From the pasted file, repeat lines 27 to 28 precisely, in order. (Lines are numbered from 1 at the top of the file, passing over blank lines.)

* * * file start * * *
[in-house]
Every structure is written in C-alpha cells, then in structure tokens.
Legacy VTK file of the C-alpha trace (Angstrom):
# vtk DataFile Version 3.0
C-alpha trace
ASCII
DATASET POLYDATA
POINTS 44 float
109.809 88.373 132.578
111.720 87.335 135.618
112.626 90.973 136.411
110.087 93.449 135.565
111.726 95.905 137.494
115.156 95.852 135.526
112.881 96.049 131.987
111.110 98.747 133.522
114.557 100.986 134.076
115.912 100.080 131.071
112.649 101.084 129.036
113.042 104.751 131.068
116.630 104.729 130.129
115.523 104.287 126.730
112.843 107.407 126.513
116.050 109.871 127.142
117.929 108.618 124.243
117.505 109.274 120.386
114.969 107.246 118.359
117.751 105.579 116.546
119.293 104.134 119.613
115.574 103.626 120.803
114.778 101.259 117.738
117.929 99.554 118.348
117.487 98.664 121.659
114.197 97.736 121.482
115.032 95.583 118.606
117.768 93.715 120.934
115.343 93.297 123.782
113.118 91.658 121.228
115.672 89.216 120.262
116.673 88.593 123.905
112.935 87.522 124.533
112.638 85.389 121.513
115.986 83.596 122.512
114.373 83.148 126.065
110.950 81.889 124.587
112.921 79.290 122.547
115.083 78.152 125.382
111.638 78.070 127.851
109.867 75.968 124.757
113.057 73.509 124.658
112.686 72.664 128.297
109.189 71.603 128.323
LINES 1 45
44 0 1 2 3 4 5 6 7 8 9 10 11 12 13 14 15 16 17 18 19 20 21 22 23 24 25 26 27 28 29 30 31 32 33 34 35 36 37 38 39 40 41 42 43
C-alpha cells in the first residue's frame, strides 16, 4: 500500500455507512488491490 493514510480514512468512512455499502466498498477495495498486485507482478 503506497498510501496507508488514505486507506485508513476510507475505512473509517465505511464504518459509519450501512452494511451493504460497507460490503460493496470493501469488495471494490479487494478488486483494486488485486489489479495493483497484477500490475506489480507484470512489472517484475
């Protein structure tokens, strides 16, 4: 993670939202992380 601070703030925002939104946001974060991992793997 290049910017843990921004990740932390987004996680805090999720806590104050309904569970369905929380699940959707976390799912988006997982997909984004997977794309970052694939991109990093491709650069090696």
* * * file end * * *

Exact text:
114.969 107.246 118.359
117.751 105.579 116.546